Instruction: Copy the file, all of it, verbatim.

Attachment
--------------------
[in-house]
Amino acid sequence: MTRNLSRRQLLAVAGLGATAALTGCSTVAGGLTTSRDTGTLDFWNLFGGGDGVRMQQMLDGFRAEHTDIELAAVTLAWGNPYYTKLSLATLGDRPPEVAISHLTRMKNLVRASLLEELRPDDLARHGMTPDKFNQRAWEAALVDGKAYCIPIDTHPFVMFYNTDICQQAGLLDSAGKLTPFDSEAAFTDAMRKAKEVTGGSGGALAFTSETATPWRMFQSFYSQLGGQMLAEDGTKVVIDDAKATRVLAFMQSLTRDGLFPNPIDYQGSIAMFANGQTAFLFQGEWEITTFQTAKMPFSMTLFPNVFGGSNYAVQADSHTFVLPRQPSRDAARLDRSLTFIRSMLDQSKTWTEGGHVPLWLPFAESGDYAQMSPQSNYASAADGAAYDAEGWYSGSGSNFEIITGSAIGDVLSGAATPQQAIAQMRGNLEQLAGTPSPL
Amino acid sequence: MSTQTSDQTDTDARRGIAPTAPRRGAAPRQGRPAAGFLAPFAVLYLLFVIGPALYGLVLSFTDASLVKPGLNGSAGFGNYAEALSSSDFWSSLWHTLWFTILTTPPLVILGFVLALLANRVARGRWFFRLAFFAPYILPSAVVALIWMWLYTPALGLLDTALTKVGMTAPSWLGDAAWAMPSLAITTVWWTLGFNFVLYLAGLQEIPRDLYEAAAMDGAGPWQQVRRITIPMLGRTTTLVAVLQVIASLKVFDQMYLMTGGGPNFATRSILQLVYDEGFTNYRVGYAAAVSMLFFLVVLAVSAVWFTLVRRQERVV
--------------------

[in-house]
Amino acid sequence: MTRNLSRRQLLAVAGLGATAALTGCSTVAGGLTTSRDTGTLDFWNLFGGGDGVRMQQMLDGFRAEHTDIELAAVTLAWGNPYYTKLSLATLGDRPPEVAISHLTRMKNLVRASLLEELRPDDLARHGMTPDKFNQRAWEAALVDGKAYCIPIDTHPFVMFYNTDICQQAGLLDSAGKLTPFDSEAAFTDAMRKAKEVTGGSGGALAFTSETATPWRMFQSFYSQLGGQMLAEDGTKVVIDDAKATRVLAFMQSLTRDGLFPNPIDYQGSIAMFANGQTAFLFQGEWEITTFQTAKMPFSMTLFPNVFGGSNYAVQADSHTFVLPRQPSRDAARLDRSLTFIRSMLDQSKTWTEGGHVPLWLPFAESGDYAQMSPQSNYASAADGAAYDAEGWYSGSGSNFEIITGSAIGDVLSGAATPQQAIAQMRGNLEQLAGTPSPL
Amino acid sequence: MSTQTSDQTDTDARRGIAPTAPRRGAAPRQGRPAAGFLAPFAVLYLLFVIGPALYGLVLSFTDASLVKPGLNGSAGFGNYAEALSSSDFWSSLWHTLWFTILTTPPLVILGFVLALLANRVARGRWFFRLAFFAPYILPSAVVALIWMWLYTPALGLLDTALTKVGMTAPSWLGDAAWAMPSLAITTVWWTLGFNFVLYLAGLQEIPRDLYEAAAMDGAGPWQQVRRITIPMLGRTTTLVAVLQVIASLKVFDQMYLMTGGGPNFATRSILQLVYDEGFTNYRVGYAAAVSMLFFLVVLAVSAVWFTLVRRQERVV